6. Ginseng May Promote Cardiovascular Health

Asian ginseng exhibits potential for aiding heart health, including anti-hypertensive effects as well as shielding from heart failure. Asian ginseng specifically may guard against symptoms of heart disease and sustain healthy cholesterol amounts. Some studies indicate that ginseng elevates blood pressure at typical doses but brings it down at higher doses, so be prudent with its use if you are hypertensive. (6)

7. Ginseng May Offer Protection Against Neurodegenerative Illnesses

Asian ginseng may possess neuroprotective properties, including sustaining homeostasis and antioxidant, anti-inflammatory, anti-apoptotic, in addition to immune-stimulatory characteristics. The herb may possibly be helpful for Alzheimer’s, Parkinson’s, and Huntington’s disease, multiple sclerosis, in addition to some neurological disorders. (7)

8. Ginseng May Be an Effective Treatment for Neurodegenerative Disorders

Asian ginseng’s anti-inflammatory and antioxidant characteristics look to be helpful as a potential neuroprotective approach in stroke. It is one of the suggested treatments for a wide range of neurological disorders including acute and chronic neurodegenerative disorders and stroke. Its effects are focused on the maintenance of homeostatis.

Studies have been conducted on the mechanisms of ginseng in treating disorders, more clinicial trials must be conducted to further explore its practical applications. (8)

9. Ginseng May Have Anti-Cancer Properties

Research has shown the ability of ginseng to fix and counteract cell differentiation in melanoma, hepatoma, and adenocarcinoma cells. Asian ginseng has exhibited potential in the management of many particular kinds of cancer, including melanoma, leukemia, and gastric, colon, hepatic, kidney, prostate, pulmonary and ovarian cancers. Furthermore, cancer related fatigue or CRF is the most typical symptom in individuals afflicted with cancer. People who took high amounts of Asian ginseng experienced less fatigue, better quality of life, improved appetite and better sleep. (9)

10. Ginseng Enhances the Immune System

Akin to American ginseng, Asian ginseng seems to enhance the immune system. In a research it was observed that those who ingested 400 mg of Asian ginseng every day for four months experienced less colds, and while those that did contract it experienced shorter bouts. (10)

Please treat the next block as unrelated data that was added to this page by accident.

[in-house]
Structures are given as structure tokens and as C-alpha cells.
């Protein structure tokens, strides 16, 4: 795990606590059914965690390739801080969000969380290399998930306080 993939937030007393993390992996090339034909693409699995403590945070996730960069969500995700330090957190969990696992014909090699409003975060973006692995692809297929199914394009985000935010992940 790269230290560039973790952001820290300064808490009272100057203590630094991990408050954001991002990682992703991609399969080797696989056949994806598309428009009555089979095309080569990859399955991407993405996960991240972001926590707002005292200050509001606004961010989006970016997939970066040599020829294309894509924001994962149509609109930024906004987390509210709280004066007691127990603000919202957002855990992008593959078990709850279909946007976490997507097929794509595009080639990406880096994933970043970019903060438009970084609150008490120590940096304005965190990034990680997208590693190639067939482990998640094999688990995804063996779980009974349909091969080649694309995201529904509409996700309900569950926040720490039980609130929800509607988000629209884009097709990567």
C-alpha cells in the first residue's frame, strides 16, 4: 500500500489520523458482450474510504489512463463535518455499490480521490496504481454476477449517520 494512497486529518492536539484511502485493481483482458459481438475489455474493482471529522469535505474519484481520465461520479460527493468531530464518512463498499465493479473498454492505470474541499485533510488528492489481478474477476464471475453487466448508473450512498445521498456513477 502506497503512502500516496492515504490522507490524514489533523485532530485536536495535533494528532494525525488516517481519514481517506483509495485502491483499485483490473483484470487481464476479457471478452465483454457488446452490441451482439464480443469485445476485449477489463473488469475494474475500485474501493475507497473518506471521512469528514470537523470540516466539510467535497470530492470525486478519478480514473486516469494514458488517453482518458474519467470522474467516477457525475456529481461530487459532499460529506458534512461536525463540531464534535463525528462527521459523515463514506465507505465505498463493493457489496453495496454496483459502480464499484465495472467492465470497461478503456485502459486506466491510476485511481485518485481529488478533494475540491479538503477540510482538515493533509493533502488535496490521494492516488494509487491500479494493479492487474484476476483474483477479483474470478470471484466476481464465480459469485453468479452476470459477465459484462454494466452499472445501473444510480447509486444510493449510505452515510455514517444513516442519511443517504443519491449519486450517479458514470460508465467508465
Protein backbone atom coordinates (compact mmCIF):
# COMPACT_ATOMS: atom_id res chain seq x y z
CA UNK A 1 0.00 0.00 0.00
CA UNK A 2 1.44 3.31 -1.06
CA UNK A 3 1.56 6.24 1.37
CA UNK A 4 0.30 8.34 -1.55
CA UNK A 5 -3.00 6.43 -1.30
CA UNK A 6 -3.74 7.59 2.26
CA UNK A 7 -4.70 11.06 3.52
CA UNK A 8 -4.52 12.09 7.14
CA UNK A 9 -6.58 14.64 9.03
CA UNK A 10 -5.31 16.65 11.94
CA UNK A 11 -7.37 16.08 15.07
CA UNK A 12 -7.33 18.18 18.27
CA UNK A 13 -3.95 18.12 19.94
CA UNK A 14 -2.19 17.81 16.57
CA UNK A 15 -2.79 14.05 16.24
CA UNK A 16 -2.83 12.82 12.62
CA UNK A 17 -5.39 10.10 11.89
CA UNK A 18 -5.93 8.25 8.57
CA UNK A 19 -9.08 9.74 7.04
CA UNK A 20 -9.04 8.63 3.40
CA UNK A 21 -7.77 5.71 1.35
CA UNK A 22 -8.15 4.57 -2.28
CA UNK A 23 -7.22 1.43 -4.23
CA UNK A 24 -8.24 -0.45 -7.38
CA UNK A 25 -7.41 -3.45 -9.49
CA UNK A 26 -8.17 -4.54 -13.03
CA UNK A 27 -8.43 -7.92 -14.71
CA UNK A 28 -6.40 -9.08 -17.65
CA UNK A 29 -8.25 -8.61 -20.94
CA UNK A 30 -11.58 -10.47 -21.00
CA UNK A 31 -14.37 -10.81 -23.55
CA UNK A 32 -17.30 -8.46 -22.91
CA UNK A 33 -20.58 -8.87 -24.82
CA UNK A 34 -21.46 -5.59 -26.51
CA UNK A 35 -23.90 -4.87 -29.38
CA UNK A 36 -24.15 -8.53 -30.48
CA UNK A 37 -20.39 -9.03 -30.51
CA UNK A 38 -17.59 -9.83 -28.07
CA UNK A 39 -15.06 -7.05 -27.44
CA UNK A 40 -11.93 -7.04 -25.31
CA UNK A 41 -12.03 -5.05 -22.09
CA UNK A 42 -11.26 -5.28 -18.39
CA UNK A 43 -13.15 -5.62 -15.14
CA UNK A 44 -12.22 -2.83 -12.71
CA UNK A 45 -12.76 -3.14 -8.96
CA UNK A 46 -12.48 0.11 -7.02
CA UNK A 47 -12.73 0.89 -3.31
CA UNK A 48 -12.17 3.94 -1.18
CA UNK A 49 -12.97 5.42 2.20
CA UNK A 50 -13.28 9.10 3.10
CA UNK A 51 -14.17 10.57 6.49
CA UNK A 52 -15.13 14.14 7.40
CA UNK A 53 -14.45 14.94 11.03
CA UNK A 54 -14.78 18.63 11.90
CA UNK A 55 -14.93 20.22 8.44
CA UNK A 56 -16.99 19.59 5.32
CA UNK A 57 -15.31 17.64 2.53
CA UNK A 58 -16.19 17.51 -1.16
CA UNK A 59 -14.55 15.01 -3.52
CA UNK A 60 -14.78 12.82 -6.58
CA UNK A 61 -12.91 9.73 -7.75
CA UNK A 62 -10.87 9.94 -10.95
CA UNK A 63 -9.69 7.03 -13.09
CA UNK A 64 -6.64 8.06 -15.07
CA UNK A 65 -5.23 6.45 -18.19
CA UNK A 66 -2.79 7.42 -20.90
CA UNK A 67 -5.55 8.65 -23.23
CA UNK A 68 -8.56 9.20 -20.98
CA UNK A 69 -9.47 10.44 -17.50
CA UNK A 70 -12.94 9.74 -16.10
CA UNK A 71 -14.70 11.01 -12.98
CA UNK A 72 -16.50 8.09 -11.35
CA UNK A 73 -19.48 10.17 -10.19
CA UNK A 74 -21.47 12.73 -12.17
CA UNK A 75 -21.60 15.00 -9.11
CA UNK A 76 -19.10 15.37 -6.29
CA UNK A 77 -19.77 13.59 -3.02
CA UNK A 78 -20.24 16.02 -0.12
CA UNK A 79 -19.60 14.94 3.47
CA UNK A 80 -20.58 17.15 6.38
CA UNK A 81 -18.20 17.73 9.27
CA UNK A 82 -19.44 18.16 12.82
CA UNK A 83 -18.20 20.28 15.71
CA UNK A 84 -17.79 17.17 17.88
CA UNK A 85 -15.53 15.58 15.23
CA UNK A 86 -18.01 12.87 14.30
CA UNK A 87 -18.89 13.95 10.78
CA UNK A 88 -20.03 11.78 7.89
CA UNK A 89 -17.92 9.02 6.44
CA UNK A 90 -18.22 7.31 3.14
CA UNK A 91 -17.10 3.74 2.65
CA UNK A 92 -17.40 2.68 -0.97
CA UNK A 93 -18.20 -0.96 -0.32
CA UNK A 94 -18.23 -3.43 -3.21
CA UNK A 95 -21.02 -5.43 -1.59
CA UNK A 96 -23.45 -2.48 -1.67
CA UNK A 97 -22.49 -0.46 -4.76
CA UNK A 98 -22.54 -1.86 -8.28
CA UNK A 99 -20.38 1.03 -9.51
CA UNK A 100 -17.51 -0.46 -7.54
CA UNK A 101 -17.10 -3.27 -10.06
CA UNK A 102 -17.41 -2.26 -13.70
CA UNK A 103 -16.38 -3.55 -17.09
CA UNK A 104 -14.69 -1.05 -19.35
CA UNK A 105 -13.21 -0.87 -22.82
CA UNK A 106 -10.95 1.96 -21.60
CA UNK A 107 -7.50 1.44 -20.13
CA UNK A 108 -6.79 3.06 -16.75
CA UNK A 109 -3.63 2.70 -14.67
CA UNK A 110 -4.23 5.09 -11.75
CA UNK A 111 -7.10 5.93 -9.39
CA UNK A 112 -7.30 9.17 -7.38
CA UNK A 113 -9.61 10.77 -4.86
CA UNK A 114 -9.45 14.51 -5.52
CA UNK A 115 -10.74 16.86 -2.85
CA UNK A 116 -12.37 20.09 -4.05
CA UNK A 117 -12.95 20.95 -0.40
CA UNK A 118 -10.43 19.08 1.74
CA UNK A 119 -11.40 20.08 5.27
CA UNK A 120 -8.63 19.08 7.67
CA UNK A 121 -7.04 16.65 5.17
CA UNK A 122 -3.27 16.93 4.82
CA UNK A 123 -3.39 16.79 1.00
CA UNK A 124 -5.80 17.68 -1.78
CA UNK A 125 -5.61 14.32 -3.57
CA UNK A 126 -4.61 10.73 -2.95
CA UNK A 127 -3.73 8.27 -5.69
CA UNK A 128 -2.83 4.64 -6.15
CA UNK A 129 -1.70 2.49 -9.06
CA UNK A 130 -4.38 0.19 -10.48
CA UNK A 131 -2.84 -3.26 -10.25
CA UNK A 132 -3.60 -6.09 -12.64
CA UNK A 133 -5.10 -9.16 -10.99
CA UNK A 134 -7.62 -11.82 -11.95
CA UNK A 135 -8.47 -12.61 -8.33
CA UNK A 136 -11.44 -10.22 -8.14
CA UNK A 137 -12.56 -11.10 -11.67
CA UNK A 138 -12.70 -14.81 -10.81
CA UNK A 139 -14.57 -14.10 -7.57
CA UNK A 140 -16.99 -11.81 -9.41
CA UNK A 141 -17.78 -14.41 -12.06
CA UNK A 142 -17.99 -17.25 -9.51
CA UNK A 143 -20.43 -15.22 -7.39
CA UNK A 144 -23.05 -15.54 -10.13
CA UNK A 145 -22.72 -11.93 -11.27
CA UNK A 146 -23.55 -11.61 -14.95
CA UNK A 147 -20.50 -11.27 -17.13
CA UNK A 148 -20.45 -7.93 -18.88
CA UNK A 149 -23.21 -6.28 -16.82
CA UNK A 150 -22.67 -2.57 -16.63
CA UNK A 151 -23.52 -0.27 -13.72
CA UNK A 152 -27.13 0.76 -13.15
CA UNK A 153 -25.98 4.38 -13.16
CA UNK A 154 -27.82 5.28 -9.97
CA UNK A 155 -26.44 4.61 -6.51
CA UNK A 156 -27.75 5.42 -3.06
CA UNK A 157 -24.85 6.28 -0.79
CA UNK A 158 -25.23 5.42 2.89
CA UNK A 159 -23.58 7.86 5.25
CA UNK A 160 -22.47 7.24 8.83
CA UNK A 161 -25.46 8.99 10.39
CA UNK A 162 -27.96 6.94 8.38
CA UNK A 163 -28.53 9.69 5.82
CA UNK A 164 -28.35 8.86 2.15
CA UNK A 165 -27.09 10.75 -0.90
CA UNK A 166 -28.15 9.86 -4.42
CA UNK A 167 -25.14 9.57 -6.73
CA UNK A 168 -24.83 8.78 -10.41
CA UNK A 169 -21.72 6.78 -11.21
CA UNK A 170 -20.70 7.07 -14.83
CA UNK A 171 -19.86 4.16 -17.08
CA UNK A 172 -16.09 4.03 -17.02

How to Use Ginseng

Limited duration use of ginseng is thought to be harmless among adults. Asian ginseng is optimally used in patterns, for instance every day for 14 to 21 days, then abstaining for two to three weeks. When selecting a supplement, fermented ginseng could give swifter, more reliable absorption as opposed to non-fermented kinds. If you opt for Asian ginseng, go for the unpeeled kinds, also known as red ginseng, since it will have more of its bioactive compounds.

Though on the whole safe, if ingested in higher doses, ginseng could cause anxiety or sleeplessness. You should also be prudent when taking ginseng if you are breastfeeding or are pregnant, or if you are on certain medicines such as, diabetes medications, blood-thinners, antidepressants, anti-psychotic medications, stimulants, and morphine.


American ginseng, or the light brown, knotted root has ginsenosides, which are believed to be responsible for most of its medicinal characteristics. The Chinese who have employed the use of ginseng for centuries, considers American ginseng a decent relaxing tonic.

Asian ginseng, often also called Korean ginseng, also has ginsenosides, but in different amounts than American ginseng, and is thought to be an adaptogenic herb. Chinese medicine considers Asian ginseng as more of a potent stimulant.

Siberian ginseng is not considered a genuine form of ginseng and it does not contain ginsenosides. Its active compounds are referred to as eleutherosides, which are believed to boost the immune system. Like Asian and American ginseng, Siberian ginseng is also an adaptogen that is typically used to improve energy, boost the immune system, and improve sexual ‘longevity’.

Use whichever type of ginseng is appropriate for your needs, and remember to supplement your use with a healthy, balanced diet.